There are two traps that are sold under the Bass Pro Shops name. One is designed for crawfish and the other for minnows. The only difference you will find between the two is that the opening of the minnow trap is only one inch while the crawfish trap is 2.25 inches. While most trap manufacturers will have different sized openings based on what you are targeting, in my experience it does not matter that much unless the minnows you are catching are really small. You will probably catch both crawfish and minnows in the same trap depending on the location. This trap has a spring clip to close and attach a rope. Tie it to a branch, bait it with some cat or dog food or bread and set. You are good to go. For only $8.99, this is a solid option for a minnow trap. The steel mesh is dipped in vinyl to protect against sharp edges and to help the trap last longer.
Bass Pro Shops Galvanized Minnow Trap
This trap is identical to the first trap I shared. The main difference is that instead of a vinyl coating, it is made of galvanized steel to prevent rusting. It is slightly more expensive because it is probably going to be a little better at withstanding the elements. In my experience the galvanized stainless steel is a little easier to clean than the vinyl. Especially if you are trapping in a weedy area, but that is a minor complaint. If you are trapping in a weedy area, I would say go with galvanized. If you are trapping in a more open area, such as off a boat dock, go with the vinyl. Just know that both should catch more than their share of minnows and crawdads.
Promar Collapsible Minnow Trap
If you are already strapped for space with all your other outdoor gear, these traps are option to keep things neat and tidy. Promar makes small, medium and large sizes to accommodate a variety of uses. A bonus to this trap is that it is also designed to catch smelt and shrimp in saltwater, so it is a versatile device. Another nice bonus here are the zippered bait pockets. It is nice to not have your bread, cat food or whatever you are using fly everywhere when you open the trap to empty it. Trust me, bread is nasty after being submerged underwater overnight! This trap has good customer reviews and is heavy-duty enough to last several fishing seasons.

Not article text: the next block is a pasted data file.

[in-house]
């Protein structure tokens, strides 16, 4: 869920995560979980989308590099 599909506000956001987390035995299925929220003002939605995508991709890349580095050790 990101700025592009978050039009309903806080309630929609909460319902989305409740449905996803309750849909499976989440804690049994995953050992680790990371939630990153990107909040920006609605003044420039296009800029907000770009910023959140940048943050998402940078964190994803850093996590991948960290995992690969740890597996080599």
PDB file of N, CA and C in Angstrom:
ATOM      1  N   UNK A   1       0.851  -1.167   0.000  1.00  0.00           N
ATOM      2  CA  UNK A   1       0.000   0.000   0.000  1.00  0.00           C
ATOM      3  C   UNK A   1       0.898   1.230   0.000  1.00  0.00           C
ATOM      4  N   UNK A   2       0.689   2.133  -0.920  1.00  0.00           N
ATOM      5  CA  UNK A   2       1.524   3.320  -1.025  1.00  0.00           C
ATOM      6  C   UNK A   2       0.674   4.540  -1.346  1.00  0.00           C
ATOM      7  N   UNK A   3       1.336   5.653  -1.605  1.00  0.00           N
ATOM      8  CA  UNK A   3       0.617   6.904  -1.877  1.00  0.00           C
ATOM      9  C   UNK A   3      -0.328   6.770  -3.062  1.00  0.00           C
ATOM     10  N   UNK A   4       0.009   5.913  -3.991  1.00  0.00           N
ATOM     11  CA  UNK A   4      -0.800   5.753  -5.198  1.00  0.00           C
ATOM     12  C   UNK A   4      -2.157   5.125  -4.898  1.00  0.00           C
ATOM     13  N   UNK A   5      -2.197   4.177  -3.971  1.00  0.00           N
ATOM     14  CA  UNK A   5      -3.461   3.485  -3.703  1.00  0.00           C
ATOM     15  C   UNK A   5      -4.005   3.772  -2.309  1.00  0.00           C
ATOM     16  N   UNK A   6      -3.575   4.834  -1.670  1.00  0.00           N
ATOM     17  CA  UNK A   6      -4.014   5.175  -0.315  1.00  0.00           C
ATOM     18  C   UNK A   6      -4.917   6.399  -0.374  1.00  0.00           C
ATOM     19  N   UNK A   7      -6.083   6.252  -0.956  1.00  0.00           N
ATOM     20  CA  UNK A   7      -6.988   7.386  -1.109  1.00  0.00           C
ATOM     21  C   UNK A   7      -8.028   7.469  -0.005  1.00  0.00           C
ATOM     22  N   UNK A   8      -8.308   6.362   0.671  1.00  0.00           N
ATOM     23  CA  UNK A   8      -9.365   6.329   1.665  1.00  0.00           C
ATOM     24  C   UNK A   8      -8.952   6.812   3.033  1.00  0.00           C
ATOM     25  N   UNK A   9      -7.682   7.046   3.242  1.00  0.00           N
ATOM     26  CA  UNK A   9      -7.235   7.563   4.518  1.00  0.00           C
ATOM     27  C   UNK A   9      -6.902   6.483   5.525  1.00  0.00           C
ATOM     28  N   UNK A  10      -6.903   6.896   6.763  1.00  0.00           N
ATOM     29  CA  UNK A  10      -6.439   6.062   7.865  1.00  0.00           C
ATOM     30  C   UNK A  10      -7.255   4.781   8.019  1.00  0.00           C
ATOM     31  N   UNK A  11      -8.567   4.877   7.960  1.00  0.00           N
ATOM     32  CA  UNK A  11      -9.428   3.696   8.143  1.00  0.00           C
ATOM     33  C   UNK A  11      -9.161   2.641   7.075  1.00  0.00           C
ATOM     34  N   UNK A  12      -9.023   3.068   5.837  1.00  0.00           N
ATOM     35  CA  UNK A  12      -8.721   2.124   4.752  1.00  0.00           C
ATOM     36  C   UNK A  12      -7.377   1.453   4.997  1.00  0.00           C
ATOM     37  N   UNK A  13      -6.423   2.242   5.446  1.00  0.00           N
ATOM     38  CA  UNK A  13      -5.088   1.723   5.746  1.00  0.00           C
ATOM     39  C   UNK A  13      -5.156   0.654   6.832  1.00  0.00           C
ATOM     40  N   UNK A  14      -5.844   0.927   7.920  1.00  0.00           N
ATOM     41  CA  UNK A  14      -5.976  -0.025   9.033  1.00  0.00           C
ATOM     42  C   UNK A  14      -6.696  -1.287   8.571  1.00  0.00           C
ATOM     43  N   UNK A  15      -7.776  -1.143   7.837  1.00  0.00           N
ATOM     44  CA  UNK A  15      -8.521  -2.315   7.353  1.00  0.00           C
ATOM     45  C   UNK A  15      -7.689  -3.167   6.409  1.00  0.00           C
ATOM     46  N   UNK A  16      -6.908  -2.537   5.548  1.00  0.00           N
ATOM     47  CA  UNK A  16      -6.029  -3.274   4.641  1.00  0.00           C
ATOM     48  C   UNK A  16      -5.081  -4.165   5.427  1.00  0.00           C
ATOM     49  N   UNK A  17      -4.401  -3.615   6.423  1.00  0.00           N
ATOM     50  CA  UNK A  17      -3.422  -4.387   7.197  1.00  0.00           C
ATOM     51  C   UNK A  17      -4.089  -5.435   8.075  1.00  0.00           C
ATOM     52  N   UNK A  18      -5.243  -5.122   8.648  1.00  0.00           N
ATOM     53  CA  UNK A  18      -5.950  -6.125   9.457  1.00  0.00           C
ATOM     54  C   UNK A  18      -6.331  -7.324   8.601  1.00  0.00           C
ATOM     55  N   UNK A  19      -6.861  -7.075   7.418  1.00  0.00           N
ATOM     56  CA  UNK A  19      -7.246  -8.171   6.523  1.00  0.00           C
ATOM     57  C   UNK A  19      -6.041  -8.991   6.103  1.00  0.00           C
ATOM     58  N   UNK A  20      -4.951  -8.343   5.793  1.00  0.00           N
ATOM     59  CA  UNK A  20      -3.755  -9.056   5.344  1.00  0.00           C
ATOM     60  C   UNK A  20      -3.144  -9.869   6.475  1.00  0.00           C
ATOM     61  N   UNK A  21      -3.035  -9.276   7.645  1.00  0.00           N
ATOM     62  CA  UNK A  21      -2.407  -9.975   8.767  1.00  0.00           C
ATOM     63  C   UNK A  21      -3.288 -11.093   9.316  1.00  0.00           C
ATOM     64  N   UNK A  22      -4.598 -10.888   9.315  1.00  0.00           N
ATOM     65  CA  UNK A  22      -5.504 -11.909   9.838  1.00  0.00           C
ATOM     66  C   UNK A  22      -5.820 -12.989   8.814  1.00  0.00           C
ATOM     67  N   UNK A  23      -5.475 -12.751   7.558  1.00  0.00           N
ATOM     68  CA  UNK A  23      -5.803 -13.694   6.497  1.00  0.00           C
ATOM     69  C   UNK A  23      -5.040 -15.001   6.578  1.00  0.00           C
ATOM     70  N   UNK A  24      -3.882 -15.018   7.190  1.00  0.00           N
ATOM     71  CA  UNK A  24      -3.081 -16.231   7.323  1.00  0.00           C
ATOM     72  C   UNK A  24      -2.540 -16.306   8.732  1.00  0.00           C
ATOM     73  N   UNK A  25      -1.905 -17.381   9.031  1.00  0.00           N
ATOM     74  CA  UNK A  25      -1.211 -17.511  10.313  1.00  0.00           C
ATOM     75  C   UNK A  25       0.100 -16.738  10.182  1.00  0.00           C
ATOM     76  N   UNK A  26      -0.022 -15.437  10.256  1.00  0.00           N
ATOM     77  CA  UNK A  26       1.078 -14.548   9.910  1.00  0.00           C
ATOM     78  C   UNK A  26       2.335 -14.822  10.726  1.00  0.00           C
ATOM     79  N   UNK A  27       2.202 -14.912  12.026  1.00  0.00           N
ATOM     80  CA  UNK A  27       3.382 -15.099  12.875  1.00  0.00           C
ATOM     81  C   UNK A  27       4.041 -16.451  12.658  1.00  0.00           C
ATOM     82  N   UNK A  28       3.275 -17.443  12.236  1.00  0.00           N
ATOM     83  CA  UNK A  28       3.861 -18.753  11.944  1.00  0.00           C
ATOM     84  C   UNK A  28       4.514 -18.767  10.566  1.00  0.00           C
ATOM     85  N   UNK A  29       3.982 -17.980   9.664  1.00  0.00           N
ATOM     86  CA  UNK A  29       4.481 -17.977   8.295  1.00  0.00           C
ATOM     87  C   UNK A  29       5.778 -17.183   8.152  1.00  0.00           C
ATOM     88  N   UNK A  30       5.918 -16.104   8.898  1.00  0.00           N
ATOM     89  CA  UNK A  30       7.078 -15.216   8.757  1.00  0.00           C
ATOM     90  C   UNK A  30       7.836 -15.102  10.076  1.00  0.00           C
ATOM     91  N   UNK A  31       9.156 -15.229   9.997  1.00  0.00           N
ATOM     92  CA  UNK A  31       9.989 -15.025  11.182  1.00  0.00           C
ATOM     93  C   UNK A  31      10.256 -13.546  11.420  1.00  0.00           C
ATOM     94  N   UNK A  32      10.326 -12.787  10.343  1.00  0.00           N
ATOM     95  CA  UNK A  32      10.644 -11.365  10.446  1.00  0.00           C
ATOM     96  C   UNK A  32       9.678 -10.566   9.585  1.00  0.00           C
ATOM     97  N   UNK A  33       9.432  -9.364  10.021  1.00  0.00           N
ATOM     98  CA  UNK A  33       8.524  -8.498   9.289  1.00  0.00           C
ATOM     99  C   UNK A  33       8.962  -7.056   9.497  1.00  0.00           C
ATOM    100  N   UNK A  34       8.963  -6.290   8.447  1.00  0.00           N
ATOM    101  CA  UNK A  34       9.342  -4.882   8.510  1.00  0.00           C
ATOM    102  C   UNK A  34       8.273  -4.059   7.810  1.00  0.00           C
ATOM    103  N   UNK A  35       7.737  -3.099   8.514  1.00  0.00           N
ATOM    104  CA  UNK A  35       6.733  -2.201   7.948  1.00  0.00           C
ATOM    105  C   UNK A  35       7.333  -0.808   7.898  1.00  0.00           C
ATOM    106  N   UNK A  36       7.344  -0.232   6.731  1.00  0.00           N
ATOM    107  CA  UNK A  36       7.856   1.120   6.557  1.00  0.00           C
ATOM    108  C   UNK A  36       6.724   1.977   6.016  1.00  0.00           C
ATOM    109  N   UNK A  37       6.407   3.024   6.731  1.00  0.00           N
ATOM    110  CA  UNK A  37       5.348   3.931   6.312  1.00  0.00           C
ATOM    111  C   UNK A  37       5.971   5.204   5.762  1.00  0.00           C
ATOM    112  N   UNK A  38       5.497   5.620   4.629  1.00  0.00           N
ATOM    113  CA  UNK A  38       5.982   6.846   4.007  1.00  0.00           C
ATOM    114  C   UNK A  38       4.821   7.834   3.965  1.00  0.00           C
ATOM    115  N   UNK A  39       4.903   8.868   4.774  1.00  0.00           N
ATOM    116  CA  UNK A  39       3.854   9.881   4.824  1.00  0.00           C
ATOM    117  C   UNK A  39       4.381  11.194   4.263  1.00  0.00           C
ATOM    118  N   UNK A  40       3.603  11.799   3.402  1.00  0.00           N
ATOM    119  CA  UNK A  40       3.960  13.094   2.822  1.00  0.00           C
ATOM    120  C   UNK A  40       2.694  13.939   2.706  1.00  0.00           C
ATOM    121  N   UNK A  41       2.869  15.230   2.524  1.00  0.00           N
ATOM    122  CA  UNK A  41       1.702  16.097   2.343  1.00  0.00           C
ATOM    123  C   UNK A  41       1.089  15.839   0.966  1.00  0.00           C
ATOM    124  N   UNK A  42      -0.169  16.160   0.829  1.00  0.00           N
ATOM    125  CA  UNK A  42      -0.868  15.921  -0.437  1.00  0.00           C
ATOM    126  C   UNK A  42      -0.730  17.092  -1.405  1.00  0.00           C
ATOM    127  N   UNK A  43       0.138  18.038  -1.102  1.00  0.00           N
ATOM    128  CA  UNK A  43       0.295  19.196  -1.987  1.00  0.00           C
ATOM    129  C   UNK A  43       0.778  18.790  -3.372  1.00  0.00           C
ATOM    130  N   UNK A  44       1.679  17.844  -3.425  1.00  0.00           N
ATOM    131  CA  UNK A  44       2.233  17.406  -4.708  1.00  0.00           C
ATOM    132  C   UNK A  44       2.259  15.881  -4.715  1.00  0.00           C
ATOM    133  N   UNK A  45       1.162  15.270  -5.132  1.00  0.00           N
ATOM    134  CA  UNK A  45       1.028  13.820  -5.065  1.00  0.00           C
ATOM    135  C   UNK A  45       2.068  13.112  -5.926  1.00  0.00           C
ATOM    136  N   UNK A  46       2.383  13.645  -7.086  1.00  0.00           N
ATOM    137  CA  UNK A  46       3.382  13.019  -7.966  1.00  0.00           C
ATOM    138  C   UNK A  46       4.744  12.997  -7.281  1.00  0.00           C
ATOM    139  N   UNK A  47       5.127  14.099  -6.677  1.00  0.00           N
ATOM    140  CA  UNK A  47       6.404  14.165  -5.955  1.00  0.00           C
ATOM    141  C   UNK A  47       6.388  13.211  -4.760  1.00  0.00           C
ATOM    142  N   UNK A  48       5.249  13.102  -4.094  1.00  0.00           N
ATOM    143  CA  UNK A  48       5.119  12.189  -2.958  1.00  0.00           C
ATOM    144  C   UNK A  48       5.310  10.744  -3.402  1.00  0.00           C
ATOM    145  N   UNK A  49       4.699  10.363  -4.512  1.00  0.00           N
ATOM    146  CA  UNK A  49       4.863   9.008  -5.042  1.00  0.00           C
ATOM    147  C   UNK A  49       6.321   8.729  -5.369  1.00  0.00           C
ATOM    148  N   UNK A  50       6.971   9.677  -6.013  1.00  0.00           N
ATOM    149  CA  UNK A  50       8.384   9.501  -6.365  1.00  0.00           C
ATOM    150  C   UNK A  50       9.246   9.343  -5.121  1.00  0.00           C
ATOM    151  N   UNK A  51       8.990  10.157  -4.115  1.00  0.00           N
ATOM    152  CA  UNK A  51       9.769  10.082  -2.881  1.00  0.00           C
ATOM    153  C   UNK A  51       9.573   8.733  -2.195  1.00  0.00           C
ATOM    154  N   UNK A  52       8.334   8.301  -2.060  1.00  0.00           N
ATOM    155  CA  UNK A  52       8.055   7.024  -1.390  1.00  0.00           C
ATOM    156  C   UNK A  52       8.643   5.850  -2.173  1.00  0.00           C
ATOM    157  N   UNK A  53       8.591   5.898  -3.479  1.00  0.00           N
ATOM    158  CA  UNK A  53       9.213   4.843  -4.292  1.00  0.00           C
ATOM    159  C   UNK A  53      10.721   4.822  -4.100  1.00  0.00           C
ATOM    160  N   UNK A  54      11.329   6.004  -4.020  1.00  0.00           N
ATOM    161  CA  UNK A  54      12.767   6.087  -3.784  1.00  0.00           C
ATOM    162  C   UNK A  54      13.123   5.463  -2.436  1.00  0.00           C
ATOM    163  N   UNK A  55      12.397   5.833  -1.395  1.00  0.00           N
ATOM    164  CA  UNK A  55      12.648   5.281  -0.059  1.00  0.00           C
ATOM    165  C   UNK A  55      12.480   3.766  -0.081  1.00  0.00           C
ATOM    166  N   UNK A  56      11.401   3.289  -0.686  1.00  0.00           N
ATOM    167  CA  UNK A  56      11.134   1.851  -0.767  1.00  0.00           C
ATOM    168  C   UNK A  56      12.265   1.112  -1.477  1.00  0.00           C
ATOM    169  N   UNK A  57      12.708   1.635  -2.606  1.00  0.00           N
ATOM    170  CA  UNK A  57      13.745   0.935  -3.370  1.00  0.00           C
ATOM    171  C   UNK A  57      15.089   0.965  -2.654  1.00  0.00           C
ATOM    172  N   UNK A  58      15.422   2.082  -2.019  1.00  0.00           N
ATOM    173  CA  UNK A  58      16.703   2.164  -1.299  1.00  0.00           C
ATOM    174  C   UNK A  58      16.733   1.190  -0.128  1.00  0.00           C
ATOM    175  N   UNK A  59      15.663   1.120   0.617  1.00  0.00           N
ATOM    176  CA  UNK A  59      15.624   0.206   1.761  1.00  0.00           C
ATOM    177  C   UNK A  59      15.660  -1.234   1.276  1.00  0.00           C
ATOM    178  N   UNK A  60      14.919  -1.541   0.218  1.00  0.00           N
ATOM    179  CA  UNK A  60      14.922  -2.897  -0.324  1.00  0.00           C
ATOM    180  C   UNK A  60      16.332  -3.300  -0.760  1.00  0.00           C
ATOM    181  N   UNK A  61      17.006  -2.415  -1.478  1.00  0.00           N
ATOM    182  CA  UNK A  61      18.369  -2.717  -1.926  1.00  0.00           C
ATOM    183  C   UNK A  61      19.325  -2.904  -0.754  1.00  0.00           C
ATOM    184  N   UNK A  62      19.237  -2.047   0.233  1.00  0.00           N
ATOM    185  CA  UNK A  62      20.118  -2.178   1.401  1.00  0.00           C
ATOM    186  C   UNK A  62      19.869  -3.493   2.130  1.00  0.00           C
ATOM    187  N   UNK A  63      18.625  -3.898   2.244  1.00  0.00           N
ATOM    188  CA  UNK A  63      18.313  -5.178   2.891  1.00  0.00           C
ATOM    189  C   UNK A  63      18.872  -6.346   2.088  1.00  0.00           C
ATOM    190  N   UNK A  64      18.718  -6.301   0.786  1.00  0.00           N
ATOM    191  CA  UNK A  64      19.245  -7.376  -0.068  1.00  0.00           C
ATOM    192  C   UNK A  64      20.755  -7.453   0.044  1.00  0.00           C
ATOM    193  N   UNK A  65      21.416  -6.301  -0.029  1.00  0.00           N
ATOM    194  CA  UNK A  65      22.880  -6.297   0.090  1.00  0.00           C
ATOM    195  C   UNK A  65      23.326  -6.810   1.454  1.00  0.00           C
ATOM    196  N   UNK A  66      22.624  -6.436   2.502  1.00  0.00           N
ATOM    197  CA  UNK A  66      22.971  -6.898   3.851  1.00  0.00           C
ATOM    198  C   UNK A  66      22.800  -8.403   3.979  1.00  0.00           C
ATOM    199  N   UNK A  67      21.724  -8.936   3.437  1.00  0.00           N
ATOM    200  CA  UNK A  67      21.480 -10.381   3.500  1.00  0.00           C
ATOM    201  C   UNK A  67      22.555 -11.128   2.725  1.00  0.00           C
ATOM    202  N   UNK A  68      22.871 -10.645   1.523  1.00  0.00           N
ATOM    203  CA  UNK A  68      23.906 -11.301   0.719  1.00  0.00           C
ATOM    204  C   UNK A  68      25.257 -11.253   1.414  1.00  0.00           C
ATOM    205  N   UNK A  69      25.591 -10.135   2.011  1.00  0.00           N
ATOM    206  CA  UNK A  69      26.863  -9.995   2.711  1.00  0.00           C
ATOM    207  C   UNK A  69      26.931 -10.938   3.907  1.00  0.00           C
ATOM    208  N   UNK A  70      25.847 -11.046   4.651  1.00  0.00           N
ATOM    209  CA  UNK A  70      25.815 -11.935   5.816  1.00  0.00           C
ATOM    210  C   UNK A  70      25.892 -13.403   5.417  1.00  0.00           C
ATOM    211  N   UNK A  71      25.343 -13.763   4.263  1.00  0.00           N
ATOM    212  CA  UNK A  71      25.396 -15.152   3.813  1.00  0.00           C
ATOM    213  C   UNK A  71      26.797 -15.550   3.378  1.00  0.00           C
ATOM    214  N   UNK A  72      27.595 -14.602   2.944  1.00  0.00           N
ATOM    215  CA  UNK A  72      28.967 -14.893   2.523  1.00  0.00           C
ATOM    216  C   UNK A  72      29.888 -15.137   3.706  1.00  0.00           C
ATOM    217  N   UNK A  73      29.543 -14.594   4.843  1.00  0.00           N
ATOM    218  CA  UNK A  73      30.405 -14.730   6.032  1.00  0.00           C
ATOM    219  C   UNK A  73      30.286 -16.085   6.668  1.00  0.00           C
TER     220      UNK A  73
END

Which is better?
Honestly, I am torn on this. I have been trapping minnows and crayfish for more than 20 years and both homemade and commercial traps work well for different situations. For instance, if you are trapping in a river with a little bit of current, I have found commercial traps are going to hold up better and have less of a chance of becoming river trash than something you put together in your garage.
For small, placid ponds and slow-moving creeks, crafting something out of recycled materials feels a lot more rewarding and effective. During all the years I trapped the pond at my childhood home, I always seemed to have more luck with the homemade traps than the commercial ones. I am not sure why that is, make of it what you will. Either way, I feel like a minnow trap is an essential piece of fishing gear for anglers who take their bait seriously.
Trapping minnows and crayfish is great for adults and children alike to do to obtain bait on the cheap. Give it a try this summer, you are certain to have a lot of fun with it!